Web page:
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Figure 1.
Binding of pemphigus vulgaris antibodies to keratinocytes in the epidermis of mice lacking desmoglein (Dsg) 3. Indirect immunofluorescence staining of the abdominal skin of a Dsg3null mouse in which the lack of Dsg 3 expression was confirmed by the absence of staining with an antibody to Dsg 3 protein (data not shown). The fishnetlike intercellular staining is seen in both interfollicular (A) and follicular (B) epidermal areas (original magnification ×1000).

Binding of pemphigus vulgaris antibodies to keratinocytes in the epidermis of mice lacking desmoglein (Dsg) 3. Indirect immunofluorescence staining of the abdominal skin of a Dsg3null mouse in which the lack of Dsg 3 expression was confirmed by the absence of staining with an antibody to Dsg 3 protein (data not shown). The fishnetlike intercellular staining is seen in both interfollicular (A) and follicular (B) epidermal areas (original magnification ×1000).

Figure 2.
Characterization of pemphigus vulgaris serum samples used to stain epidermis and induce pemphigus in neonatal Dsg3null mice. Western blot analyses of sodium dodecyl sulfate–polyacrylamide gel electrophoresis–resolved extracts of human epidermal proteins stained with serum from patients with pemphigus vulgaris (lanes 1-3) and pemphigus foliaceus (lane 4). The positions of the molecular mass markers in kilodaltons are shown on the left.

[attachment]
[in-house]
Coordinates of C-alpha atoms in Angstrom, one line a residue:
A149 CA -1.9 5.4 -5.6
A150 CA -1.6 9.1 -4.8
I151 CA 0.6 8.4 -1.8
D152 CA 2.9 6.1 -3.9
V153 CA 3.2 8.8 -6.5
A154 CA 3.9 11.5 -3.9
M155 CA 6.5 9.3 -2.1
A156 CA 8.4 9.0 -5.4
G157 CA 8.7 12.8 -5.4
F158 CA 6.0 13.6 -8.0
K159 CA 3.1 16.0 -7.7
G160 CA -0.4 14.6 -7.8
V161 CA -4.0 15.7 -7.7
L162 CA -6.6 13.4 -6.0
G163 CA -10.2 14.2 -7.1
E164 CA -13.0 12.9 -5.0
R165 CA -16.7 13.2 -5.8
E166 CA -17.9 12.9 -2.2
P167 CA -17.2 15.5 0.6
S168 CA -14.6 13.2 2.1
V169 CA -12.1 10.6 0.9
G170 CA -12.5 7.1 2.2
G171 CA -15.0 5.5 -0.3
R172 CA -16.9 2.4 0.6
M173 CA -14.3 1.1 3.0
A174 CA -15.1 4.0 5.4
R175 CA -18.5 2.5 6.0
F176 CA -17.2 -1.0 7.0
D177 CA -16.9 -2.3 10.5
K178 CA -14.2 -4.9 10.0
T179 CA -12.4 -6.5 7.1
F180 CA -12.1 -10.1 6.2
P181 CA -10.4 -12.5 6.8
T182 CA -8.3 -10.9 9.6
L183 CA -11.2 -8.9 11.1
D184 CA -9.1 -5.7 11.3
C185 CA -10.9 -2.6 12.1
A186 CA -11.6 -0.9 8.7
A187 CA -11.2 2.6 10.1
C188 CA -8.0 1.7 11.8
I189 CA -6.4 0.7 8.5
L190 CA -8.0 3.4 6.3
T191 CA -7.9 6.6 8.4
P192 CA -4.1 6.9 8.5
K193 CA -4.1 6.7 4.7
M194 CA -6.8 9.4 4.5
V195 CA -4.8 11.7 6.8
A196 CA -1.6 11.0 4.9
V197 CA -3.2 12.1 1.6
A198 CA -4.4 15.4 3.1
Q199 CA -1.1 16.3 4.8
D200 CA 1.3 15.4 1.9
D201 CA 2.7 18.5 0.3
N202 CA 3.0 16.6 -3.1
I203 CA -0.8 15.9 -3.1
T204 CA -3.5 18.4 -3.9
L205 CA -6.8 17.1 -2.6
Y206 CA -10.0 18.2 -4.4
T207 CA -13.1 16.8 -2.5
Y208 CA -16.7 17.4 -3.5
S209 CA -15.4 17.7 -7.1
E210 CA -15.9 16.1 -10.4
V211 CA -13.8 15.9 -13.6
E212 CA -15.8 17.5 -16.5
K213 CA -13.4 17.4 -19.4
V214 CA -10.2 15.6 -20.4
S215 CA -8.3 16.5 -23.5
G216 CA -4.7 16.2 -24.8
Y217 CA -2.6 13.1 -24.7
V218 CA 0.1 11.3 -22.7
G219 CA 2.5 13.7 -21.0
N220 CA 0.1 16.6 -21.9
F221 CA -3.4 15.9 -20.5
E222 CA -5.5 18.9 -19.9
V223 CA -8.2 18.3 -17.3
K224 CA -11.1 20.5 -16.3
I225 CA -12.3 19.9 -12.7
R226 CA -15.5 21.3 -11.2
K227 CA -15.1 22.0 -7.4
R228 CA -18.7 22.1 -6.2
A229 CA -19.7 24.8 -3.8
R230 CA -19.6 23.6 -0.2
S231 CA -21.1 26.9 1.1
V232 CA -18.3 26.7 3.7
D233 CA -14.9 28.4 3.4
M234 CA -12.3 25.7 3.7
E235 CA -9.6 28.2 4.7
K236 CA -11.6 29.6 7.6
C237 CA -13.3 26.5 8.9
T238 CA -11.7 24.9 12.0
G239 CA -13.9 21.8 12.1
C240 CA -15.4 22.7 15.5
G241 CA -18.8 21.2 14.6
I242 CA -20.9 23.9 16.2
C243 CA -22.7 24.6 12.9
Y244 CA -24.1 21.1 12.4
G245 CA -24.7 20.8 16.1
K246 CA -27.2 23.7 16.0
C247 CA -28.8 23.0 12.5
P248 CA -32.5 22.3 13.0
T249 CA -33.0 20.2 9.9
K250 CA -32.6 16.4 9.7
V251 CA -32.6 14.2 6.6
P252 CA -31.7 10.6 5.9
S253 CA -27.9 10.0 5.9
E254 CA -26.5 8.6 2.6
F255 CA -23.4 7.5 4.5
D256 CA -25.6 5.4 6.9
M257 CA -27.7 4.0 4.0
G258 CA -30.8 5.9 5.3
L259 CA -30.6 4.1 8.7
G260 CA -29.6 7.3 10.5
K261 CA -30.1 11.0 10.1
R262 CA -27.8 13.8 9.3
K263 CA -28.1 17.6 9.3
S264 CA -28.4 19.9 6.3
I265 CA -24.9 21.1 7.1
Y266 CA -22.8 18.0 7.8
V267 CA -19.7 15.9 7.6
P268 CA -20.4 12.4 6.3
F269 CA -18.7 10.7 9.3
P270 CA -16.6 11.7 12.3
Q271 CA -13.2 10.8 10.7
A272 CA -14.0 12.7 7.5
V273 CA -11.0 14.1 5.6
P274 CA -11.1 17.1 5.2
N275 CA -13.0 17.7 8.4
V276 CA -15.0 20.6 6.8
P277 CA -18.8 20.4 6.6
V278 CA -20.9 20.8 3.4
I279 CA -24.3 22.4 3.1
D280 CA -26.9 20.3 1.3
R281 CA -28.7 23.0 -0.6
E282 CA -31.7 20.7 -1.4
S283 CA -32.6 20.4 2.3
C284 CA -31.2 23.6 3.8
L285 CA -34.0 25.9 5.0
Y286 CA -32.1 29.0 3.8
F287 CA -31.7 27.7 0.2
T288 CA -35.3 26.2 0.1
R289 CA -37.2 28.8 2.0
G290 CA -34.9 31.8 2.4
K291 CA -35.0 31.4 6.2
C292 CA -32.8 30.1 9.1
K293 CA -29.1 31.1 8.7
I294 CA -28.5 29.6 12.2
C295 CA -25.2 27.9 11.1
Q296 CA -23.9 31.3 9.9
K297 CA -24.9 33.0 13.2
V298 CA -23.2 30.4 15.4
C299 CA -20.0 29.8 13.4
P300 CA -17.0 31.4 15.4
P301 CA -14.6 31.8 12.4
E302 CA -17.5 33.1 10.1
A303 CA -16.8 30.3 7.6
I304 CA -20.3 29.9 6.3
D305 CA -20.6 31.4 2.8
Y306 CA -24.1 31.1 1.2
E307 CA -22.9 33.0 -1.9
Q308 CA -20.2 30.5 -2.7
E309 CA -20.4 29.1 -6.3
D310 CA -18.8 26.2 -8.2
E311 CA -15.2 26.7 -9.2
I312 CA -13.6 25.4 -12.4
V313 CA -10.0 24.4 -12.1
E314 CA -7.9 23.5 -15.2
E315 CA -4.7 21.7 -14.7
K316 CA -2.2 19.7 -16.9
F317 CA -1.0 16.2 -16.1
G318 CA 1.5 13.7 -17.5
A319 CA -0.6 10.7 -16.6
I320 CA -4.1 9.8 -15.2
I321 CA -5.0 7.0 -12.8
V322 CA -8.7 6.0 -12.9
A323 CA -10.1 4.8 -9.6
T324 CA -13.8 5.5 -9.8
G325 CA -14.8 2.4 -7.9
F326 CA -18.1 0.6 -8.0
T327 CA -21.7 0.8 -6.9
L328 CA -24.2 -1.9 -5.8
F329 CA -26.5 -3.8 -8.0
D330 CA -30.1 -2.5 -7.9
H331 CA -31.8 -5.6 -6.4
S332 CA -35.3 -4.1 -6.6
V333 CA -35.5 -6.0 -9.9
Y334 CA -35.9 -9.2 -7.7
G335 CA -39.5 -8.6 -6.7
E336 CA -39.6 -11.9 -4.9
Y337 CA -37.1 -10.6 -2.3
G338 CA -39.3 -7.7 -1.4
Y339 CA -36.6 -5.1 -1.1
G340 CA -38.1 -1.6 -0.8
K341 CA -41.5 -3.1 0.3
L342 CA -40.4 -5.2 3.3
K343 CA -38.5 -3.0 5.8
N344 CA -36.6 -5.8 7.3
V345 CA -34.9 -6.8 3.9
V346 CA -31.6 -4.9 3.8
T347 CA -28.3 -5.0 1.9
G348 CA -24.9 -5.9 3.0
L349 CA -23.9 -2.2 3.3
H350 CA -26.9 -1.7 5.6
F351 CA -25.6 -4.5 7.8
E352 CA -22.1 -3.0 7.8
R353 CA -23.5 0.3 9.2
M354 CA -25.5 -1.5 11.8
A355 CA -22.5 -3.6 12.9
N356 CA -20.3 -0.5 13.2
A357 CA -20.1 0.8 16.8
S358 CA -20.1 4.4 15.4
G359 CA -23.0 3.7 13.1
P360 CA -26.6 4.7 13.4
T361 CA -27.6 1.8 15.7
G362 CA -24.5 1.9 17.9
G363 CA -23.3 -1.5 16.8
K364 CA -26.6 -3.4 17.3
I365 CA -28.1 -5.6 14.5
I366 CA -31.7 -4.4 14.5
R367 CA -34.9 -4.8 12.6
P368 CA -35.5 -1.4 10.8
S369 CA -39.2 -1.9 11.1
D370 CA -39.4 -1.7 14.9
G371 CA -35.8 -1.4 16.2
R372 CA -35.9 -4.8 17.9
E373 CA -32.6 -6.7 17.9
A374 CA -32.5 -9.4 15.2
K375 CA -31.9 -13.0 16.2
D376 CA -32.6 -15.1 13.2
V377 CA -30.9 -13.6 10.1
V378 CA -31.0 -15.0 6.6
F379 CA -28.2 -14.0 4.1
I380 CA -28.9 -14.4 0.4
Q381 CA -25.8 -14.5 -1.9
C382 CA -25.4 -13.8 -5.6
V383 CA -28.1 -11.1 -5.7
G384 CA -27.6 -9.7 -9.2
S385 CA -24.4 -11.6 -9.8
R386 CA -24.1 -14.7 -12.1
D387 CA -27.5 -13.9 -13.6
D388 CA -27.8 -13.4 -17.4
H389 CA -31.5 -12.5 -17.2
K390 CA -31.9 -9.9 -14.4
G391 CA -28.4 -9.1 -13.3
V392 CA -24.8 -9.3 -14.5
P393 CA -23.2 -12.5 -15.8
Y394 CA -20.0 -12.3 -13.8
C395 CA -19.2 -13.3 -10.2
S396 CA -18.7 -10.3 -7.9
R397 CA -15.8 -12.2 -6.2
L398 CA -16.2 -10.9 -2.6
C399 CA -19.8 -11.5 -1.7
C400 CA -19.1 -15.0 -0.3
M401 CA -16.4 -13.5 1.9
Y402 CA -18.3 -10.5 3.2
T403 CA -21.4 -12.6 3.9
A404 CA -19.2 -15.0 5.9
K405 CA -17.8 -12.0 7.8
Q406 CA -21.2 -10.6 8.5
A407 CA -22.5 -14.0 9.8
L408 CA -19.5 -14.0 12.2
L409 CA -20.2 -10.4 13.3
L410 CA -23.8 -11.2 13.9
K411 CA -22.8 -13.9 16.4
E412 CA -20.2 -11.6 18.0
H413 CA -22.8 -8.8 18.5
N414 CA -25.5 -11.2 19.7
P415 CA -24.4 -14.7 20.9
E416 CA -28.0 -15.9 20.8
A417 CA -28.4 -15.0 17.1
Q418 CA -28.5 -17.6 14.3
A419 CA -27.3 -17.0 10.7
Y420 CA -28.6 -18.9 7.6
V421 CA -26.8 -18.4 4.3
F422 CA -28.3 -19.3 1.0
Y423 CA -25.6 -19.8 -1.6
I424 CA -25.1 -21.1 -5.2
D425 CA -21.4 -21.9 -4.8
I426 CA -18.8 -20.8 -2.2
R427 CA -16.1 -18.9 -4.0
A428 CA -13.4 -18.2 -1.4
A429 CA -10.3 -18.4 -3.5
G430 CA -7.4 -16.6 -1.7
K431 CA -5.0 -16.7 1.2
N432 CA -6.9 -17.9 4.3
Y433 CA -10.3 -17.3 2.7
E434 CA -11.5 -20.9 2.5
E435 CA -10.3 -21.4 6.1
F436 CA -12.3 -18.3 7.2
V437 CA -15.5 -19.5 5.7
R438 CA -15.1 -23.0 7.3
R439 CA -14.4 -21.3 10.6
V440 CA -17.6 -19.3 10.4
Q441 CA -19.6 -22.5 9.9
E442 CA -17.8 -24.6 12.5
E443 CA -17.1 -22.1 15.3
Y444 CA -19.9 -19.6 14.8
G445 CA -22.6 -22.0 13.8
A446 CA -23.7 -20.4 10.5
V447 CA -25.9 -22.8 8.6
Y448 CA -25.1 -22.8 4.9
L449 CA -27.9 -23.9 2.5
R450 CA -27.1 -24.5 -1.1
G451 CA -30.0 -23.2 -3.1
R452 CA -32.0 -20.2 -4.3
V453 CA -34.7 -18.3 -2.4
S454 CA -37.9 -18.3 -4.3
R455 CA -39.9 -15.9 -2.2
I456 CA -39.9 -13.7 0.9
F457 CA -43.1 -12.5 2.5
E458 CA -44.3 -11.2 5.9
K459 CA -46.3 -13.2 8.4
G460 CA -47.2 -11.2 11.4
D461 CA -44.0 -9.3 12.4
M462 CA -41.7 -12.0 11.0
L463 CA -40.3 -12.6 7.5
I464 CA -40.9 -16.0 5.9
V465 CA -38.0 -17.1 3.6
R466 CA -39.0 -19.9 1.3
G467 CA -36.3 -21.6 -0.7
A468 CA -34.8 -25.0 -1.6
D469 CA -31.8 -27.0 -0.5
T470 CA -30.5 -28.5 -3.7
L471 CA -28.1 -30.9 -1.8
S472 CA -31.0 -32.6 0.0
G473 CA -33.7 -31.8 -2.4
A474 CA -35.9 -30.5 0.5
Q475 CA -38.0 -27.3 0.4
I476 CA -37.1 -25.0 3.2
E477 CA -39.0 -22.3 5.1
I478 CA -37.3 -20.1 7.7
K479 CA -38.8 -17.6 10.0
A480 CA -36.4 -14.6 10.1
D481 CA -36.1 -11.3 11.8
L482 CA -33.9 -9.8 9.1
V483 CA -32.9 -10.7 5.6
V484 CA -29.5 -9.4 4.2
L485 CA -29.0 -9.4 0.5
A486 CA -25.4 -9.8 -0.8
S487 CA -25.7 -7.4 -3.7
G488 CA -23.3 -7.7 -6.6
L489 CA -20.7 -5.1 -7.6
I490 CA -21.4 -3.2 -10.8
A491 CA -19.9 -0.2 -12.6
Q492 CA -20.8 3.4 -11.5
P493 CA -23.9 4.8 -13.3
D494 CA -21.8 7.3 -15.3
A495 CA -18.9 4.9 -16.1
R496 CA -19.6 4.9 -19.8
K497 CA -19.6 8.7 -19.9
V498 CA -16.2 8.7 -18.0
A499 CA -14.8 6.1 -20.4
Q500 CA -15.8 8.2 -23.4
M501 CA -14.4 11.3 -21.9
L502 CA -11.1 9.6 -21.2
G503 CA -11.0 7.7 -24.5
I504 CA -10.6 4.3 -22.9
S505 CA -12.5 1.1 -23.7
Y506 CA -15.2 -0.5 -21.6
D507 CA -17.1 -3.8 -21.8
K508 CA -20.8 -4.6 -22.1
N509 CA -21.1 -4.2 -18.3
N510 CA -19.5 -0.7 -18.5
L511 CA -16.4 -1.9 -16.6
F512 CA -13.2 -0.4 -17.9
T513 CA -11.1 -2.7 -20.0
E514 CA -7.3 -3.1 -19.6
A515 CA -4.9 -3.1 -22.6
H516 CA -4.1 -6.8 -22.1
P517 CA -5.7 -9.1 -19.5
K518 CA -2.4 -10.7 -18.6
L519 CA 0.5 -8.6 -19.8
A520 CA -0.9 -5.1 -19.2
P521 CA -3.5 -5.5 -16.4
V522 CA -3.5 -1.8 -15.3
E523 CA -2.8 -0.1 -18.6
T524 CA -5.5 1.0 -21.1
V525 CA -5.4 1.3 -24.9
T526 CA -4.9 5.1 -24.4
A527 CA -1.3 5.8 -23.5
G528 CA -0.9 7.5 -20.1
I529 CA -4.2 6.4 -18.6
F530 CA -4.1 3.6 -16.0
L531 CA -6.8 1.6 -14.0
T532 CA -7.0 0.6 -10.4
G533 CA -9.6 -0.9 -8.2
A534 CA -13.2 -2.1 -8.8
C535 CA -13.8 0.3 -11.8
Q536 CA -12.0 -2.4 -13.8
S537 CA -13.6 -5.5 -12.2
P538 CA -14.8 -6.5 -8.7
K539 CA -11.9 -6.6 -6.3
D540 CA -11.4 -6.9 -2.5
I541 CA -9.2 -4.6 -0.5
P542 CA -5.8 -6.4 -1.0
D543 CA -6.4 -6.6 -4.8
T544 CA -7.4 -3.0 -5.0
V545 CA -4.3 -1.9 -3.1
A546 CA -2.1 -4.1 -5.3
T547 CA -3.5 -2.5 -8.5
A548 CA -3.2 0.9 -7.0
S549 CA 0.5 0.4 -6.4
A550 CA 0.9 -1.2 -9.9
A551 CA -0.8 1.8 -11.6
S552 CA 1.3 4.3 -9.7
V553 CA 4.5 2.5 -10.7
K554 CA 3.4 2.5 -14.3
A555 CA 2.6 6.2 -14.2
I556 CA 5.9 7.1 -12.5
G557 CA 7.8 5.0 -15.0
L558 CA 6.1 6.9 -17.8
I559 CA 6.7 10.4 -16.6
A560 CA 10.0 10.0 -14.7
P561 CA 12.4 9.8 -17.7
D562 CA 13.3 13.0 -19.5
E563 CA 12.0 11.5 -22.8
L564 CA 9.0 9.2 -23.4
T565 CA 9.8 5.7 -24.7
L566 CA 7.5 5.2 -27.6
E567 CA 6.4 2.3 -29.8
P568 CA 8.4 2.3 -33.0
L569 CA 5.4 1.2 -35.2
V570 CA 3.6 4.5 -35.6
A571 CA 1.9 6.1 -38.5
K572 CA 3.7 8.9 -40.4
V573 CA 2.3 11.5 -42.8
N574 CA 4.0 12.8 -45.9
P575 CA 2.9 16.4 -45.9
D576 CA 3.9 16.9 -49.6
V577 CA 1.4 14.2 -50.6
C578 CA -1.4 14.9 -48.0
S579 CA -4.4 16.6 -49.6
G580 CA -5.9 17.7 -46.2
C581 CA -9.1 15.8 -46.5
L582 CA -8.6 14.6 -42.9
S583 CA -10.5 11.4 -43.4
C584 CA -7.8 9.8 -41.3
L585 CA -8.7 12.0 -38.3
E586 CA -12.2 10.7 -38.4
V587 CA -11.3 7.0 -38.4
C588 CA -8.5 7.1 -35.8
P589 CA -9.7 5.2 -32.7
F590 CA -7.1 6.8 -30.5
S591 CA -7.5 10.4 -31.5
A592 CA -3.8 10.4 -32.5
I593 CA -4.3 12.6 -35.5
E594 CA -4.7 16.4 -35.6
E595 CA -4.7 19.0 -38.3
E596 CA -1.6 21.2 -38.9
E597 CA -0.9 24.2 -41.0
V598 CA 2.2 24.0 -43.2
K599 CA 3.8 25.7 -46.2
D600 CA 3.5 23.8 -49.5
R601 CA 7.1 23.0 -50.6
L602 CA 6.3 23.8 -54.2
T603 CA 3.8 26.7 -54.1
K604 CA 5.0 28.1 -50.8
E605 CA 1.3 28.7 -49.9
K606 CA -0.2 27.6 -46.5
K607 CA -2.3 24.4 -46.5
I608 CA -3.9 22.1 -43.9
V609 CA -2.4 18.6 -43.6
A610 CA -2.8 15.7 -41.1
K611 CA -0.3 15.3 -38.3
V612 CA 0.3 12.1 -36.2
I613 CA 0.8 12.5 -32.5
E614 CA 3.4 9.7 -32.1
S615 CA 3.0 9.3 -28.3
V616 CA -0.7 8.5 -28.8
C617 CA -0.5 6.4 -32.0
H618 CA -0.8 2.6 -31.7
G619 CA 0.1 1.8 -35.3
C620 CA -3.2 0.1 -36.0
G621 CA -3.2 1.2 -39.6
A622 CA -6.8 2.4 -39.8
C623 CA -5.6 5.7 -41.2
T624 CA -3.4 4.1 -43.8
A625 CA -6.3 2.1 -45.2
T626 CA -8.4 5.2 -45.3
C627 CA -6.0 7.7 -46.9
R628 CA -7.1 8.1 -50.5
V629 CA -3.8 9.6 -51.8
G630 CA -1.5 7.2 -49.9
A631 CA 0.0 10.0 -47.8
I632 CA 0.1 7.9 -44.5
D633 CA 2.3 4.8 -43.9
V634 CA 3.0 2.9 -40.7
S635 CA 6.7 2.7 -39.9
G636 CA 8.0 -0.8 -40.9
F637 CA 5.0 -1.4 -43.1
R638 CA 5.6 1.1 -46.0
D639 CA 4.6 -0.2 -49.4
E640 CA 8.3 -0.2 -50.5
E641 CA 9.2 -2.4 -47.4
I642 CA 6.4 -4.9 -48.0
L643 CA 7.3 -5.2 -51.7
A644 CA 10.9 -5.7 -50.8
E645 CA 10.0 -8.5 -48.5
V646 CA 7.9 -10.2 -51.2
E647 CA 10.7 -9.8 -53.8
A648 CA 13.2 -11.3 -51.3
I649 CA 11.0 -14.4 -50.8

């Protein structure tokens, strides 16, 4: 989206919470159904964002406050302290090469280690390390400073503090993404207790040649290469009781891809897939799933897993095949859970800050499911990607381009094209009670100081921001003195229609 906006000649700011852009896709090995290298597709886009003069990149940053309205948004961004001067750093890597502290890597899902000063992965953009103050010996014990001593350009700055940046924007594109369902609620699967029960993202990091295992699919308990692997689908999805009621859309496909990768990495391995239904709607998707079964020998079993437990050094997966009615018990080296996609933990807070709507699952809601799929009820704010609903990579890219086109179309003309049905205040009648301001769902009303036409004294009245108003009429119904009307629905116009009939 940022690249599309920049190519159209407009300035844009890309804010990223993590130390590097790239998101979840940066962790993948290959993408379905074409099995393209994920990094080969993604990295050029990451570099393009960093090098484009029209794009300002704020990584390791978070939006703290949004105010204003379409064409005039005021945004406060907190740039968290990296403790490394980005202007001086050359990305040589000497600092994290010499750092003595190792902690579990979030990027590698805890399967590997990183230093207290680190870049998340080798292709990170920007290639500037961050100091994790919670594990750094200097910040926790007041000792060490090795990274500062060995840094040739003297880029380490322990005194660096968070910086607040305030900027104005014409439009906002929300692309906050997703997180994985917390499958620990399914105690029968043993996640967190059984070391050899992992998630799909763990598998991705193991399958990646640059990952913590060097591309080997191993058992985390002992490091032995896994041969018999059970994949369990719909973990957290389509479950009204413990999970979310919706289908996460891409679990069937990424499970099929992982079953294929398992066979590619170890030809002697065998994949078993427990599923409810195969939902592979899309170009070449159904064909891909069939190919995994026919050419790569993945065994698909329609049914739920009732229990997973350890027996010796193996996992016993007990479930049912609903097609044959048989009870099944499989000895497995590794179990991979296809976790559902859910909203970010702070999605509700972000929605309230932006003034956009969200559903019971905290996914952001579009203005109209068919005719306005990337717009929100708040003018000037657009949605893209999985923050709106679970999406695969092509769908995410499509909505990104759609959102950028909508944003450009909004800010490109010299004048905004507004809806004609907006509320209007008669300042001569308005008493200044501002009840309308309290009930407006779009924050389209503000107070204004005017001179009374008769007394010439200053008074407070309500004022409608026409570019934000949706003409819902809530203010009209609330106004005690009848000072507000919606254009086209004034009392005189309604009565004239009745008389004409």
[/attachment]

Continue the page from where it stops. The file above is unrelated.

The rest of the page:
Characterization of pemphigus vulgaris serum samples used to stain epidermis and induce pemphigus in neonatal Dsg3null mice. Western blot analyses of sodium dodecyl sulfate–polyacrylamide gel electrophoresis–resolved extracts of human epidermal proteins stained with serum from patients with pemphigus vulgaris (lanes 1-3) and pemphigus foliaceus (lane 4). The positions of the molecular mass markers in kilodaltons are shown on the left.

Figure 3.
Genotyping of mice with induced pemphigus. Representative polymerase chain reaction profiles of the progeny from mating of a heterozygous Dsg3+/- female and a homozygous male Dsg3null mouse. A primer set matching within the neomycin resistance gene sequence indicative of the targeted disruption of the Dsg3 gene was used in lane A, and the expected product size was 280 base pairs (bp). Two sets of primers matching within the sequences of the wild-type Dsg3 gene were used in lanes B and C, with the expected product sizes of 200 and 500 bp, respectively. The base pair size markers are shown on the left.

Genotyping of mice with induced pemphigus. Representative polymerase chain reaction profiles of the progeny from mating of a heterozygous Dsg3+/- female and a homozygous male Dsg3null mouse. A primer set matching within the neomycin resistance gene sequence indicative of the targeted disruption of the Dsg3 gene was used in lane A, and the expected product size was 280 base pairs (bp). Two sets of primers matching within the sequences of the wild-type Dsg3 gene were used in lanes B and C, with the expected product sizes of 200 and 500 bp, respectively. The base pair size markers are shown on the left.

Figure 4.